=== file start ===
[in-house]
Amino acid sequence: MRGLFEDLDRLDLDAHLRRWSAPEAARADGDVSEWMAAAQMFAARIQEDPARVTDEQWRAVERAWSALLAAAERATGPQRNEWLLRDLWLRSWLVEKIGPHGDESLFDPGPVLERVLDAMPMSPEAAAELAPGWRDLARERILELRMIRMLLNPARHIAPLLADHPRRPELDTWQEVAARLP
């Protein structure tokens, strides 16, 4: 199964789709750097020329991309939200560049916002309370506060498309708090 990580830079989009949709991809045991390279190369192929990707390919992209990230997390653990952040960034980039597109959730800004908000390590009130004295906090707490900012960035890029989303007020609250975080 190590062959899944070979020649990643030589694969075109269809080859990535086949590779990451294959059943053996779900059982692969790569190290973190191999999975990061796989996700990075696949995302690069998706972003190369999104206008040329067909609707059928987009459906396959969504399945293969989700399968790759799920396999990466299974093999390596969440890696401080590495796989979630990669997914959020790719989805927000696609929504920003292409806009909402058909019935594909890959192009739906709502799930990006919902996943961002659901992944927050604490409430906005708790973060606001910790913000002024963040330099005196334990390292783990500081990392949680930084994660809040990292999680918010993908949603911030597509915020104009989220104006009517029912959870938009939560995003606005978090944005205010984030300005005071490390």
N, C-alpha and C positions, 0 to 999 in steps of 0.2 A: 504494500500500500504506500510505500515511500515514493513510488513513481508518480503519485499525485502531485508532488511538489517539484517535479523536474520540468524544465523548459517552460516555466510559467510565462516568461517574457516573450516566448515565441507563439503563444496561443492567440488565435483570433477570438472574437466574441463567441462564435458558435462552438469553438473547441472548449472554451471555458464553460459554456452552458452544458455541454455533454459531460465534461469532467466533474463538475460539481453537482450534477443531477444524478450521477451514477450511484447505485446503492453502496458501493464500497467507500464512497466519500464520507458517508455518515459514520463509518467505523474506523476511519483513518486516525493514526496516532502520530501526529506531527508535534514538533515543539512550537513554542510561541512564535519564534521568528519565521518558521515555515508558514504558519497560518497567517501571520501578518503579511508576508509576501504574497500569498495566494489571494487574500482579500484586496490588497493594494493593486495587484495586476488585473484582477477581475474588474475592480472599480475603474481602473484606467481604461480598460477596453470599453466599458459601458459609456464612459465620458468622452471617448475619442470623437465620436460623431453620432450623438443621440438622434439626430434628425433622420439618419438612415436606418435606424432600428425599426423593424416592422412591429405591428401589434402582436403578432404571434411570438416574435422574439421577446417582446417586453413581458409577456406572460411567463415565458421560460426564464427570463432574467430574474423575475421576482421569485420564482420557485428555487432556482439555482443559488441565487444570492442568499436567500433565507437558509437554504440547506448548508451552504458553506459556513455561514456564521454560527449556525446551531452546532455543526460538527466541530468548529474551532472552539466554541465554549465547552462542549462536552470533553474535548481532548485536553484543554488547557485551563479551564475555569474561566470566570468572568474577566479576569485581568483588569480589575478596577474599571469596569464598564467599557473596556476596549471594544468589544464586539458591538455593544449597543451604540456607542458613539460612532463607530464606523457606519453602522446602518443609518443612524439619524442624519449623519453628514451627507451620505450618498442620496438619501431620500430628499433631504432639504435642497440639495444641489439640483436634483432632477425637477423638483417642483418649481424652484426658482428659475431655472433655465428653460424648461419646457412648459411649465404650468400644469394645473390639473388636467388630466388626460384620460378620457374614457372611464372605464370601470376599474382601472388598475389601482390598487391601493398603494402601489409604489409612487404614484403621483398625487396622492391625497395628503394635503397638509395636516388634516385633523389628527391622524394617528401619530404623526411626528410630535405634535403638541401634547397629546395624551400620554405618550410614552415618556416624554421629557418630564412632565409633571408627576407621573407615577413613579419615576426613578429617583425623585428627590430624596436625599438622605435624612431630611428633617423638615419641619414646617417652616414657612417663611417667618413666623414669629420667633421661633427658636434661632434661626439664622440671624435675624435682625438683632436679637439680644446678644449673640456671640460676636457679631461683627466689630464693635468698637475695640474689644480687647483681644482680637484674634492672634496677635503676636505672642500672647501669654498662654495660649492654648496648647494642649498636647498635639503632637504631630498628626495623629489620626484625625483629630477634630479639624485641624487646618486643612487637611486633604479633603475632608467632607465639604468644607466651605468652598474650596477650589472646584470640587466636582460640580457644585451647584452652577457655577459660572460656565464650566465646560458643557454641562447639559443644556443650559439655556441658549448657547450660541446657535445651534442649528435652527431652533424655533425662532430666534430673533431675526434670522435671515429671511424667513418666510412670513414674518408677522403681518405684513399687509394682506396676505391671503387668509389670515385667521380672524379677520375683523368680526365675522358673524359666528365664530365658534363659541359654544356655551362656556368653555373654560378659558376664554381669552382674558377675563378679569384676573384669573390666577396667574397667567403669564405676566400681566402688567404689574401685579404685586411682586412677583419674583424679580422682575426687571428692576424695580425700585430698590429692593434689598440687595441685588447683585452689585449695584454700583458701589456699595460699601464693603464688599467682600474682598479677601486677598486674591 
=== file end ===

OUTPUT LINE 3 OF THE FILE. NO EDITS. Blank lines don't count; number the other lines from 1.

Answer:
């Protein structure tokens, strides 16, 4: 199964789709750097020329991309939200560049916002309370506060498309708090 990580830079989009949709991809045991390279190369192929990707390919992209990230997390653990952040960034980039597109959730800004908000390590009130004295906090707490900012960035890029989303007020609250975080 190590062959899944070979020649990643030589694969075109269809080859990535086949590779990451294959059943053996779900059982692969790569190290973190191999999975990061796989996700990075696949995302690069998706972003190369999104206008040329067909609707059928987009459906396959969504399945293969989700399968790759799920396999990466299974093999390596969440890696401080590495796989979630990669997914959020790719989805927000696609929504920003292409806009909402058909019935594909890959192009739906709502799930990006919902996943961002659901992944927050604490409430906005708790973060606001910790913000002024963040330099005196334990390292783990500081990392949680930084994660809040990292999680918010993908949603911030597509915020104009989220104006009517029912959870938009939560995003606005978090944005205010984030300005005071490390």